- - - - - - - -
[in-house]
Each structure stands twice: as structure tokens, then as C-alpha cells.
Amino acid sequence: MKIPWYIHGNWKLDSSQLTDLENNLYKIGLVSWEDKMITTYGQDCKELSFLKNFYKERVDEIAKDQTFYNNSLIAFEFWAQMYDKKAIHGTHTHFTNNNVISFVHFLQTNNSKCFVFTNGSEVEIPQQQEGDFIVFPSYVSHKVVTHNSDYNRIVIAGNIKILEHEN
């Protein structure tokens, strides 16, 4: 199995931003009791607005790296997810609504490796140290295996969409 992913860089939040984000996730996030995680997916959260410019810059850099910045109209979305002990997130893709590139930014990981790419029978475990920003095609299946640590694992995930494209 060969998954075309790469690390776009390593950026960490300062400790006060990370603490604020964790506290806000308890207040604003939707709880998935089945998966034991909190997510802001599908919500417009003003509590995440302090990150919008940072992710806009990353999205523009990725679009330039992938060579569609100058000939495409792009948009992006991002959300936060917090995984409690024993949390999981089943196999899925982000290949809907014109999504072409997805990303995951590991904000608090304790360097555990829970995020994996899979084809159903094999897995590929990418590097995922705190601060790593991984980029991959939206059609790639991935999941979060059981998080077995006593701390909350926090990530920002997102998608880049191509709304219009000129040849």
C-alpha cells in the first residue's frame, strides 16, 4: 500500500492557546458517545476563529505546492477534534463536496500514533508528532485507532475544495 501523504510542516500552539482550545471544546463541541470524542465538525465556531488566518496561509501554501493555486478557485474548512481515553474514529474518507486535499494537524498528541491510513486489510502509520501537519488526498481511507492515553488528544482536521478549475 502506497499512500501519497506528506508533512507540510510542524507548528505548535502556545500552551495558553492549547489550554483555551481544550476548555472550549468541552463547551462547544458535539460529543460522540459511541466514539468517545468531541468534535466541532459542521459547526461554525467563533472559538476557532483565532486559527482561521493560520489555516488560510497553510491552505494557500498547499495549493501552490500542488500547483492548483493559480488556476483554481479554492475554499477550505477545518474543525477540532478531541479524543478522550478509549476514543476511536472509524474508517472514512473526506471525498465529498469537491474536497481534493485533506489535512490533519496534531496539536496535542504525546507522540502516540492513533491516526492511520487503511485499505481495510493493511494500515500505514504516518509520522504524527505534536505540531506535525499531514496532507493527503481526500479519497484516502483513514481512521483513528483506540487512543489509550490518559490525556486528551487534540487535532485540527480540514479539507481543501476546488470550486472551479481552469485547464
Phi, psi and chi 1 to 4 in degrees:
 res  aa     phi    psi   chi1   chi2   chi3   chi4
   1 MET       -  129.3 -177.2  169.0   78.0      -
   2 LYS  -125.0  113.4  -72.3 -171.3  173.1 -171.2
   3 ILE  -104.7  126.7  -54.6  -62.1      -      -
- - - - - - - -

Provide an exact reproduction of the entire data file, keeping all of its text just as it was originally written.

[in-house]
Each structure stands twice: as structure tokens, then as C-alpha cells.
Amino acid sequence: MKIPWYIHGNWKLDSSQLTDLENNLYKIGLVSWEDKMITTYGQDCKELSFLKNFYKERVDEIAKDQTFYNNSLIAFEFWAQMYDKKAIHGTHTHFTNNNVISFVHFLQTNNSKCFVFTNGSEVEIPQQQEGDFIVFPSYVSHKVVTHNSDYNRIVIAGNIKILEHEN
């Protein structure tokens, strides 16, 4: 199995931003009791607005790296997810609504490796140290295996969409 992913860089939040984000996730996030995680997916959260410019810059850099910045109209979305002990997130893709590139930014990981790419029978475990920003095609299946640590694992995930494209 060969998954075309790469690390776009390593950026960490300062400790006060990370603490604020964790506290806000308890207040604003939707709880998935089945998966034991909190997510802001599908919500417009003003509590995440302090990150919008940072992710806009990353999205523009990725679009330039992938060579569609100058000939495409792009948009992006991002959300936060917090995984409690024993949390999981089943196999899925982000290949809907014109999504072409997805990303995951590991904000608090304790360097555990829970995020994996899979084809159903094999897995590929990418590097995922705190601060790593991984980029991959939206059609790639991935999941979060059981998080077995006593701390909350926090990530920002997102998608880049191509709304219009000129040849």
C-alpha cells in the first residue's frame, strides 16, 4: 500500500492557546458517545476563529505546492477534534463536496500514533508528532485507532475544495 501523504510542516500552539482550545471544546463541541470524542465538525465556531488566518496561509501554501493555486478557485474548512481515553474514529474518507486535499494537524498528541491510513486489510502509520501537519488526498481511507492515553488528544482536521478549475 502506497499512500501519497506528506508533512507540510510542524507548528505548535502556545500552551495558553492549547489550554483555551481544550476548555472550549468541552463547551462547544458535539460529543460522540459511541466514539468517545468531541468534535466541532459542521459547526461554525467563533472559538476557532483565532486559527482561521493560520489555516488560510497553510491552505494557500498547499495549493501552490500542488500547483492548483493559480488556476483554481479554492475554499477550505477545518474543525477540532478531541479524543478522550478509549476514543476511536472509524474508517472514512473526506471525498465529498469537491474536497481534493485533506489535512490533519496534531496539536496535542504525546507522540502516540492513533491516526492511520487503511485499505481495510493493511494500515500505514504516518509520522504524527505534536505540531506535525499531514496532507493527503481526500479519497484516502483513514481512521483513528483506540487512543489509550490518559490525556486528551487534540487535532485540527480540514479539507481543501476546488470550486472551479481552469485547464
Phi, psi and chi 1 to 4 in degrees:
 res  aa     phi    psi   chi1   chi2   chi3   chi4
   1 MET       -  129.3 -177.2  169.0   78.0      -
   2 LYS  -125.0  113.4  -72.3 -171.3  173.1 -171.2
   3 ILE  -104.7  126.7  -54.6  -62.1      -      -